3.1 Mathematical Formulation of \(\alpha \)-Trimmed Fuzzy C-Means Algorithm with Spatial Information

To detect outliers grouped in a small group, we define the Spatial \(\alpha \)-Trimmed Fuzzy C-means (STrFCM) algorithm, which trim a fraction of the data, reducing processing time. In addition, the spatial relationship between the pixels and their neighbors was used through filtered images using the mean and the median. A clustering algorithm is defined as optimal when it minimizes its objective function, in this case can be formulated as follows:
$$\begin{aligned} J_{Tr}(X,\bar{ X},\tilde{X};U,C) = \sum _{i=1}^{H(\alpha )} \sum _{c=1}^{C} u_{ic}^m \Vert x_i - h_c \Vert ^2 + \alpha _1\sum _{i=1}^{H(\alpha )} \sum _{c=1}^{C} u_{ic}^m \Vert \bar{x_i} - h_c \Vert ^2 \nonumber \\ + \alpha _2\sum _{i=1}^{H(\alpha )} \sum _{c=1}^{C} u_{ic}^m \Vert \tilde{x_i} - h_c \Vert ^2, \quad \quad \sum _{c=1}^{C}u_{ic}=1, \quad u_{ic} \ge 0 \end{aligned}$$
(5)
where \(u_{ic}\) is the membership degree of element \(x_i\) to each of the groups, \( m>1\) is the fuzziness parameter. I ranges on all the subsets of the objects, containing \(H(\alpha ) = \lfloor I \cdot (1-\alpha )\rfloor \) objects (\( \lfloor \cdot \rfloor \) is the integer part of a given value). In order to enhance robustness of clustering, it is considered to take a window of 3x3 around the pixel as vectors with the mean and median \(\bar{ X},\tilde{X}\), respectively. \(\alpha _1\) and \(\alpha _2\) controls the compensation between the original image and the corresponding mean or median filtered image. To find the equations to update the membership matrix and the centers of the clusters, an optimization process must be carried out using Lagrange multipliers [14]. So, a new function \(\mathcal {L}\) is defined:
$$\begin{aligned} \mathcal {L}= \sum _{i=1}^{H(\alpha )}\sum _{c=1}^{C} u_{ic}^m \Vert x_i - h_c \Vert ^2 + \alpha _1\sum _{i=1}^{H(\alpha )} \sum _{c=1}^{C} u_{ic}^m \Vert \bar{x_i} - h_c \Vert ^2 \qquad \qquad \qquad \qquad \nonumber \\ + \alpha _2\sum _{i=1}^{H(\alpha )} \sum _{c=1}^{C} u_{ic}^m \Vert \tilde{x_i} - h_c \Vert ^2- \sum _{i=1}^{H(\alpha )} \lambda \Big (\sum _{c=1}^{C} u_{ij}-1\Big ) \end{aligned}$$
(6)
The necessary condition to minimize is that the partial derivatives of the Lagrange function become zero, that is
$$\begin{aligned} \Bigg \{ \begin{array}{l} \frac{\partial L}{\partial u_{ij}} = 0, \quad \Leftrightarrow \quad mu_{ij}^{m-1}\Vert x_i - h_j \Vert ^2 + \alpha _1 mu_{ij}^{m-1}\Vert \bar{x_i} - h_j \Vert ^2\\ \qquad \qquad \qquad \quad + \alpha _2mu_{ij}^{m-1}\Vert \tilde{x_i} - h_j \Vert ^2 = \lambda \quad \qquad \text { (a)}\\ \frac{\partial L}{\partial \lambda } = 0, \quad \Leftrightarrow \quad \sum _{c=1}^{C} u_{ic} = 1 \qquad \qquad \qquad \qquad \quad \text { (b)} \end{array} \end{aligned}$$
(7)
Solve for \(u_{ij} \) from Eq. 7.a, and get:
$$\begin{aligned} u_{ij}= \Bigg [ \frac{\lambda }{m({\, \Vert x_i - h_j \Vert ^2+\alpha _1\, \Vert \bar{x_i} - h_j \Vert ^2+\alpha _2\, \Vert \tilde{x_i} - h_j \Vert ^2})}\Bigg ]^{\frac{1}{m-1}} \end{aligned}$$
(8)
Summing these equations over clusters,
$$\begin{aligned} \begin{aligned} \sum _{c=1}^{C} u_{ic}&= \sum _{c=1}^{C}\Bigg [ \frac{\lambda }{m({\, \Vert x_i - h_c \Vert ^2+\alpha _1\, \Vert \bar{x_i} - h_c \Vert ^2+\alpha _2\, \Vert \tilde{x_i} - h_c \Vert ^2})}\Bigg ]^{\frac{1}{m-1}}\\ \\&= \Bigg (\frac{\lambda }{m}\Bigg )^{\frac{1}{(m-1)}}\Biggl \{ \sum _{c=1}^{C} \Bigg [\frac{1}{{\, \Vert x_i - h_c \Vert ^2+\alpha _1\, \Vert \bar{x_i} - h_c \Vert ^2+\alpha _2\, \Vert \tilde{x_i} - h_c \Vert ^2}}\Bigg ]^{\frac{1}{(m-1)}} \Biggr \} = 1 \end{aligned} \end{aligned}$$
(9)
So,
$$\begin{aligned} \Bigg (\frac{\lambda }{m}\Bigg )^{\frac{1}{(m-1)}} = \frac{1}{\sum _{c=1}^{C}\Bigg (\frac{1}{{\, \Vert x_i - h_c \Vert ^2+\alpha _1\, \Vert \bar{x_i} - h_c \Vert ^2+\alpha _2\, \Vert \tilde{x_i} - h_c \Vert ^2}}\Bigg )}^\frac{1}{m-1} \end{aligned}$$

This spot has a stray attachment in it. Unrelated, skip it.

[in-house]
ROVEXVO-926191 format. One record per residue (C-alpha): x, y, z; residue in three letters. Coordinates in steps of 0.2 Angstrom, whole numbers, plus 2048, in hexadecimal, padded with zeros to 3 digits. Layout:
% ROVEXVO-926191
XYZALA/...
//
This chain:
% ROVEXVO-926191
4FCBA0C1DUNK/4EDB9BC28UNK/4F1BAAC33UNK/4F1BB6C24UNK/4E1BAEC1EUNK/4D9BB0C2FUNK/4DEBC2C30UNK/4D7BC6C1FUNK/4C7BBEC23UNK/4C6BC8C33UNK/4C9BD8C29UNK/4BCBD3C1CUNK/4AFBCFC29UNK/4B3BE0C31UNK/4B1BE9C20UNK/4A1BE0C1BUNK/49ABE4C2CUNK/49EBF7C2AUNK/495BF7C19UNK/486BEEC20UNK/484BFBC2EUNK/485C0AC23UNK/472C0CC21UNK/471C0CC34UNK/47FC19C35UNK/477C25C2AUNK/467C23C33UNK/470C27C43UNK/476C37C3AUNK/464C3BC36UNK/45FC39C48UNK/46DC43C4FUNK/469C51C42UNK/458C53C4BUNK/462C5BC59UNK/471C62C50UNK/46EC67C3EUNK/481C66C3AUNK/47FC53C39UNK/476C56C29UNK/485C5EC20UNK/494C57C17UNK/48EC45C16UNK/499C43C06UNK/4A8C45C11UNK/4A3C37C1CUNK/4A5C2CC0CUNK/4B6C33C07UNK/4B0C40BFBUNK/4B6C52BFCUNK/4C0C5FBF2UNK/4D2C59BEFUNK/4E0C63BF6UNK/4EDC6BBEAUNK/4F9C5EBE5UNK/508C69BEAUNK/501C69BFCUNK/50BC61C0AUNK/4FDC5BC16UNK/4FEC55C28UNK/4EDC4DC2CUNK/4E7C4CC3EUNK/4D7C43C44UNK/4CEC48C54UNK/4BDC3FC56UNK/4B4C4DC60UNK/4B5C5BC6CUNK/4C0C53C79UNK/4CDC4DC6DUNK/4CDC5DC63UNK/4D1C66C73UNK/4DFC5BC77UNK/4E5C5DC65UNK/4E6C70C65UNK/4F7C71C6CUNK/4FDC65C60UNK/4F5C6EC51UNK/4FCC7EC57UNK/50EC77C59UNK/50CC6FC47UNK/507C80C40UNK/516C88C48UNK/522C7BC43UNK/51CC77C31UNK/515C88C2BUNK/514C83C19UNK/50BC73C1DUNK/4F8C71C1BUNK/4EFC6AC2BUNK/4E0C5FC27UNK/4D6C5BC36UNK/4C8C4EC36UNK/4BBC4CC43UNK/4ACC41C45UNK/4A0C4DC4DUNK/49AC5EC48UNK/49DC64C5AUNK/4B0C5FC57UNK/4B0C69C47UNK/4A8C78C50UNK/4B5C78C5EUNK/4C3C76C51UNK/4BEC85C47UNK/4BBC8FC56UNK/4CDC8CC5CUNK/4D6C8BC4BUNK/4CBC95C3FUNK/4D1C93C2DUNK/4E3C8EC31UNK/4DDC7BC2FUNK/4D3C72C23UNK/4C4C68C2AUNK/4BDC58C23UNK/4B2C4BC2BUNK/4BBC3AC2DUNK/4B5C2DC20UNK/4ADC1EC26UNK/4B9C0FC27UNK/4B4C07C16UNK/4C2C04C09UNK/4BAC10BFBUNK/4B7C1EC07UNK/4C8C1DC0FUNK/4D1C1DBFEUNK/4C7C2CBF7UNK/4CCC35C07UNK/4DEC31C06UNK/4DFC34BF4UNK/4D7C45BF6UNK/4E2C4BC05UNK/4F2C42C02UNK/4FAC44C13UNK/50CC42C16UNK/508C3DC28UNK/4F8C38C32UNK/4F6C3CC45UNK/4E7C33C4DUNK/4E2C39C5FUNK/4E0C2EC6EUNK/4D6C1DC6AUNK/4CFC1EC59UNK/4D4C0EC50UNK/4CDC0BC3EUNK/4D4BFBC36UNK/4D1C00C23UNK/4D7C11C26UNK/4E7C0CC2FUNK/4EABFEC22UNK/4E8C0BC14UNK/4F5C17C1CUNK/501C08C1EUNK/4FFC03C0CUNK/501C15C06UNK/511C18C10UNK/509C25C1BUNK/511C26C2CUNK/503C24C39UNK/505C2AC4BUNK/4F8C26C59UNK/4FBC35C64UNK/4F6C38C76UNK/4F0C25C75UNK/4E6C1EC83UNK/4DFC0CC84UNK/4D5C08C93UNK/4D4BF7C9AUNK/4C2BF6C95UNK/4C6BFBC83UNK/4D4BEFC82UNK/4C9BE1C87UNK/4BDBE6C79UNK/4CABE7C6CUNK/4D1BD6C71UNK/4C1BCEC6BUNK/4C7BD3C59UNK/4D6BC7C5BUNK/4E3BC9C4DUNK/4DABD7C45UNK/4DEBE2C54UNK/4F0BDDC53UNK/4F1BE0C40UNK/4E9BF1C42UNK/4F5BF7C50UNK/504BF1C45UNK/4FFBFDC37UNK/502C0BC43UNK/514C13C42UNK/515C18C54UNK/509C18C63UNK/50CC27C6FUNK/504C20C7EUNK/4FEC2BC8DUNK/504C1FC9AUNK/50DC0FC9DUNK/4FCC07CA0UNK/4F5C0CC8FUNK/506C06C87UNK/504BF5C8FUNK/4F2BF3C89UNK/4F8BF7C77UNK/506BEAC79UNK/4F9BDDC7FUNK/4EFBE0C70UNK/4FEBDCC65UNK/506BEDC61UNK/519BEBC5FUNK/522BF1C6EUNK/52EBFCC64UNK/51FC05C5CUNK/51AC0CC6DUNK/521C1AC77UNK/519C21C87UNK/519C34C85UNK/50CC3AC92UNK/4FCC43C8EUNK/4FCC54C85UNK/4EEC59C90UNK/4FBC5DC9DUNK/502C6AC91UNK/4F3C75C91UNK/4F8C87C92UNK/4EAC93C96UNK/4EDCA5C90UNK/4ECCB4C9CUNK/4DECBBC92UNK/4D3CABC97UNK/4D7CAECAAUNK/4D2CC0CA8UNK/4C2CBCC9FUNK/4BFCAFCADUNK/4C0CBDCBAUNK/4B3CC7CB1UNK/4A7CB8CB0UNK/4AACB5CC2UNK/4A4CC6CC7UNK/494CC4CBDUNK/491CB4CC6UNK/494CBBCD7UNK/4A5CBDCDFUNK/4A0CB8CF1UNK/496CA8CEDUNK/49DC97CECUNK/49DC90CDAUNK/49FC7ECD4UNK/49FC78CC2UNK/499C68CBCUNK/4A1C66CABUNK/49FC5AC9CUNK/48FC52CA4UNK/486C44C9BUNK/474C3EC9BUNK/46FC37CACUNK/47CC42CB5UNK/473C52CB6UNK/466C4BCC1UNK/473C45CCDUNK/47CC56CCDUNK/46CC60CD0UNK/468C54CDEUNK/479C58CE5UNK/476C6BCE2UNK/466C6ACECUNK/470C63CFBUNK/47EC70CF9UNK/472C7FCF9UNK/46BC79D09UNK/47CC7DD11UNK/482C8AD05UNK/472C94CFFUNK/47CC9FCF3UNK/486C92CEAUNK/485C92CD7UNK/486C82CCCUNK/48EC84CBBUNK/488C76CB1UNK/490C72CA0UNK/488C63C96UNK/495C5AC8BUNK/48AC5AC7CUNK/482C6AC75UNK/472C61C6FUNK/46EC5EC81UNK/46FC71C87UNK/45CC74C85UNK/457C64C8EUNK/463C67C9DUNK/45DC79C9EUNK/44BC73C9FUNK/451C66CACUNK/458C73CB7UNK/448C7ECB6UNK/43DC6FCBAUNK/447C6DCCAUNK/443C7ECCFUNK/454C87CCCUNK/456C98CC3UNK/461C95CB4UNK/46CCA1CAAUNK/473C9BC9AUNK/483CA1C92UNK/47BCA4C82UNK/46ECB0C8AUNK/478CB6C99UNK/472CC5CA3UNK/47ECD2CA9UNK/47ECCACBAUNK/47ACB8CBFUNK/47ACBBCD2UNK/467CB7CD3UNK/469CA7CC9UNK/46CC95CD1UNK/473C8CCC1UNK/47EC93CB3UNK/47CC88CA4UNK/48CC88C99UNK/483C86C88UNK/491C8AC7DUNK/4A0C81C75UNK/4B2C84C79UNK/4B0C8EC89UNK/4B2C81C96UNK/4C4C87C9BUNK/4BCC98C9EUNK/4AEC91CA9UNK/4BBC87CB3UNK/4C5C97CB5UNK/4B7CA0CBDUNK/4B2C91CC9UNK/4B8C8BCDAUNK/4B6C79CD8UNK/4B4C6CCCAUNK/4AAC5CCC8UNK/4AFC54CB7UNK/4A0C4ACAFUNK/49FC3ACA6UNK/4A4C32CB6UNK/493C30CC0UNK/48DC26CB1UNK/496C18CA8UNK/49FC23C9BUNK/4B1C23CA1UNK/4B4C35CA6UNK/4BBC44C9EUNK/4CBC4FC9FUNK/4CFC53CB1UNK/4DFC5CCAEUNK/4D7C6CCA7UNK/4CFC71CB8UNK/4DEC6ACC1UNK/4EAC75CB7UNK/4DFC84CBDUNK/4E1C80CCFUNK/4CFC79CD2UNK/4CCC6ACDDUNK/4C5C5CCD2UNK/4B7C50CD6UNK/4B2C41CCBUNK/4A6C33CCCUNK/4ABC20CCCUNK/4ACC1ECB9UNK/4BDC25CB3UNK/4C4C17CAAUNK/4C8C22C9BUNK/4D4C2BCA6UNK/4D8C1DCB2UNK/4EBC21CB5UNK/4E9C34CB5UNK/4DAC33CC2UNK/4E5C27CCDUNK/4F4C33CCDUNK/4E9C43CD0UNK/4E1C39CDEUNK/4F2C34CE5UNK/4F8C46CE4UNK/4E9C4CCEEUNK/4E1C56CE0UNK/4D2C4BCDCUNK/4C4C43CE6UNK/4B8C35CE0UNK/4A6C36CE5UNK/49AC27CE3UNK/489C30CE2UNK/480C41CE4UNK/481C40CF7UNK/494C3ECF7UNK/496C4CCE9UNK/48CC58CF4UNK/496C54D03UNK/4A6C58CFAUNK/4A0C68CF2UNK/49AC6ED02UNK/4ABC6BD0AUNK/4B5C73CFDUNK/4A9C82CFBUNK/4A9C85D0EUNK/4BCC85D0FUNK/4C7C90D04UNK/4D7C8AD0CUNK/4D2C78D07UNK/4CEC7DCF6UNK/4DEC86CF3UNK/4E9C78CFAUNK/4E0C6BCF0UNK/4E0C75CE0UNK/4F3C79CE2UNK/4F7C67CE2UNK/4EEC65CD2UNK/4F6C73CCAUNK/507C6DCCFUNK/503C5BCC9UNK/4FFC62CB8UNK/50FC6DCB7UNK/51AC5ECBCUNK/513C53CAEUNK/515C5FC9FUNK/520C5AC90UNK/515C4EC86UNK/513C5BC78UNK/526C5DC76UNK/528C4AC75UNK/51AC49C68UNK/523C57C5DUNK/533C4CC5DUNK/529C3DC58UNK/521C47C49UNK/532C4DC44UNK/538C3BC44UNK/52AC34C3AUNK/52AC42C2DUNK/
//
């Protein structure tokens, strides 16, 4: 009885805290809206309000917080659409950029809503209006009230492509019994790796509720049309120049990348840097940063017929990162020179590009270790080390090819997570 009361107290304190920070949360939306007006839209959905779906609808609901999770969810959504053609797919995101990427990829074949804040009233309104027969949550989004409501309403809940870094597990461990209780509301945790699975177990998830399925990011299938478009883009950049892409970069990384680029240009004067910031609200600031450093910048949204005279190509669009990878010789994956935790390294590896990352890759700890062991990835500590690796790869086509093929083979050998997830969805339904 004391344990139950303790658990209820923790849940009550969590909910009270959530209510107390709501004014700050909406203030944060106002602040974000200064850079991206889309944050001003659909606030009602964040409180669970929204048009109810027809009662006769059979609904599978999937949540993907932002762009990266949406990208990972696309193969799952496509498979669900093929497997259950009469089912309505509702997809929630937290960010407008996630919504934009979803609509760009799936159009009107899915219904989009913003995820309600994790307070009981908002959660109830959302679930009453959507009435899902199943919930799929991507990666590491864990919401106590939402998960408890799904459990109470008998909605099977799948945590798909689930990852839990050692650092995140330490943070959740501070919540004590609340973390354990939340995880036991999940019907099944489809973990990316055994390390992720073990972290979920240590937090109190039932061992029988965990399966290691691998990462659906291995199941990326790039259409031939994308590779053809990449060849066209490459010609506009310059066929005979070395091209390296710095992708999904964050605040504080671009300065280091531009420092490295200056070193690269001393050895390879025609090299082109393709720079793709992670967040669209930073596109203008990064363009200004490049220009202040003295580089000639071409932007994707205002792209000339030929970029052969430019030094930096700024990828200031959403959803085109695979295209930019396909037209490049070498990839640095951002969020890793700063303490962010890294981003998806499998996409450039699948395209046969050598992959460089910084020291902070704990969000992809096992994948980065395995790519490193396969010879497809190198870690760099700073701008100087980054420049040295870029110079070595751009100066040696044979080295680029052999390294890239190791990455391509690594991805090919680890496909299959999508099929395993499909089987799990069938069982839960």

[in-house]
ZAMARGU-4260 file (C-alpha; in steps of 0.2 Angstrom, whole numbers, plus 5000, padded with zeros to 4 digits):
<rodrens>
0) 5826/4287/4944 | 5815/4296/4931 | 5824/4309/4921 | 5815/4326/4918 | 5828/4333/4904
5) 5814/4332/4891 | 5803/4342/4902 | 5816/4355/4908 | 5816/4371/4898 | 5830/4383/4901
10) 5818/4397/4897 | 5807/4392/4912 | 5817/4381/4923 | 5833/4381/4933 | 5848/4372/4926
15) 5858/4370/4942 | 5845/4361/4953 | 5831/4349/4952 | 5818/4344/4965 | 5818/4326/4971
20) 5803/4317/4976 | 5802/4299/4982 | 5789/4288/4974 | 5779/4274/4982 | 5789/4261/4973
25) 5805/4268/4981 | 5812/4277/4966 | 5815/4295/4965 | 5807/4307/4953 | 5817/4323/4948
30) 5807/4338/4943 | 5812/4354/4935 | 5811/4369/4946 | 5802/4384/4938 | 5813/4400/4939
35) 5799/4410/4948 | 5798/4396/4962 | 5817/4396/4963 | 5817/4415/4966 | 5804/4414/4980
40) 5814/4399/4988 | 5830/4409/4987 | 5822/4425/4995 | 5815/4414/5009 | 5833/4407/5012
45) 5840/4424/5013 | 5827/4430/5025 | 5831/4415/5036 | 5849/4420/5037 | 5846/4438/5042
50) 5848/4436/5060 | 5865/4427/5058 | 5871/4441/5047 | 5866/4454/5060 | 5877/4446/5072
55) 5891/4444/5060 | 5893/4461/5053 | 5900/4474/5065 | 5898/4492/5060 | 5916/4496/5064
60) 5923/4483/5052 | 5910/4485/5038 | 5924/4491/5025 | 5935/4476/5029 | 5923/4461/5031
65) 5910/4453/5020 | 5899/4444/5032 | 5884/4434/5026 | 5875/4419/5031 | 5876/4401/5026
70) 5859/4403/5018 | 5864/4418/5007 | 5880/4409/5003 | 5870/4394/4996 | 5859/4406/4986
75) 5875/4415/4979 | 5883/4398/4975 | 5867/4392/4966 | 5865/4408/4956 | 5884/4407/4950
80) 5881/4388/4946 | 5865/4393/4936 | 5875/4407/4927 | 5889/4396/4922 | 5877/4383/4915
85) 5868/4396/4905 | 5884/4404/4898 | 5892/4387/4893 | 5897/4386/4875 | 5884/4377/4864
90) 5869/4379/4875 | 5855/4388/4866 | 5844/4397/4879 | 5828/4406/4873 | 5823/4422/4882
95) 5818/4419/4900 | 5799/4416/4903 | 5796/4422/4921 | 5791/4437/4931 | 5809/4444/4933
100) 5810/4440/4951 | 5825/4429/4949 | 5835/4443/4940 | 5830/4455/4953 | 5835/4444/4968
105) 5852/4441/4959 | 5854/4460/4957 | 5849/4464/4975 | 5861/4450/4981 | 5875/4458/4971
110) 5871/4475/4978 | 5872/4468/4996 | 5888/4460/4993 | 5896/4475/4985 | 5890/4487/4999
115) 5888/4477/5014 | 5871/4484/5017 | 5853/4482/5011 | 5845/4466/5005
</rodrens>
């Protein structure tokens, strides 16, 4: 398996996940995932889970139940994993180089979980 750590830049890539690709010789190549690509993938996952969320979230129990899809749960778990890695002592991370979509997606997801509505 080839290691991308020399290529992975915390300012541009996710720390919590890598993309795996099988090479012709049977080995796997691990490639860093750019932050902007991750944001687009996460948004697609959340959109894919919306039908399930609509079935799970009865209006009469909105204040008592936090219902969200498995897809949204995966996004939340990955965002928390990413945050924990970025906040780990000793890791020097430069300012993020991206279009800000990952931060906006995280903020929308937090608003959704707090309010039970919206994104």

(10)
Replace in the Eq. 8 to get the update equation for membership degrees,
$$\begin{aligned} \begin{aligned}\ u_{ij}&= \frac{{\,\big ( \Vert x_i - h_j \Vert ^2+\alpha _1\, \Vert \bar{x_i} - h_j \Vert ^2+\alpha _2\, \Vert \tilde{x_i} - h_j \Vert ^2\big )}^{-\frac{1}{m-1}}}{\sum _{c=1}^{C} \big ( \Vert x_i - h_c \Vert ^2+\alpha _1\, \Vert \bar{x_i} - h_c \Vert ^2+\alpha _2\, \Vert \tilde{x_i} - h_c \Vert ^2\big )^{-\frac{1}{m-1}}} \end{aligned} \end{aligned}$$
(11)
In a process similar to the previous one, the update equations for cluster centers can be obtained:
$$\begin{aligned} h_c = \frac{\sum _{i=1}^{I}u_{ic}^m [x_i + \alpha _1\bar{x_i} + \alpha _2\tilde{x_i}]}{(1+\alpha _1+\alpha _2)\sum _{i=1}^{I}u_{ic}^m } \end{aligned}$$
(12)
It is important to mention that the trimmed data only applies to the adjustment of the centers of the clusters, where i extends only in the subset of the non-trimmed objects I. To avoid defining different parameters in the proposed method, it was decided to use the standard deviation, as a way to establish a reference value based on the dispersion that exists in the data. This mainly applies to the \(\alpha \) parameter, and then extends over \(\alpha _1\) and \(\alpha _2\). \(\alpha \) and \(\alpha _2\) in most experiments remain at 0.2, while \(\alpha _1\) ranges from 0.5 to 0.6.

4 Experimental Results

In this section, we first describe the considered metrics to measure the quality of Image Segmentation, second, the databases where the algorithm proposed was tested, and finally the comparatives results with others algorithms.

4.1 Metrics

The metrics used were:
  • Accuracy, to measure the quality of the clustering.
    $$\begin{aligned} Accuracy = \frac{TP + TN}{TP + TN + FP + FN} \end{aligned}$$
    (13)
  • Recall, measure the positive data that were clustered correctly.
    $$\begin{aligned} Recall = \frac{TP}{TP+FN} \end{aligned}$$
    (14)
  • DICE similarity coefficient (DSC), quantify the overlap between segmentation results with the ground truth.
    $$\begin{aligned} DSC = 2 \bullet \frac{\text {Area}(X \cap Y)}{\text {Area}(X) + \text {Area}(Y)} \end{aligned}$$
    (15)
  • Jaccard similarity coefficient (JSC), was used to measure the quality of segmentation.
    $$\begin{aligned} JSC = \frac{\text {Area}(X \cap Y)}{\text {Area}(X) + \text {Area}(Y) -\text {Area}(X \bigcap Y)} \end{aligned}$$
    (16)

Where TP are the true positives, TN the true negatives, FP the false positives and FN the false negatives. X and Y represent the ground truth and segmented images, respectively.

4.2 Databases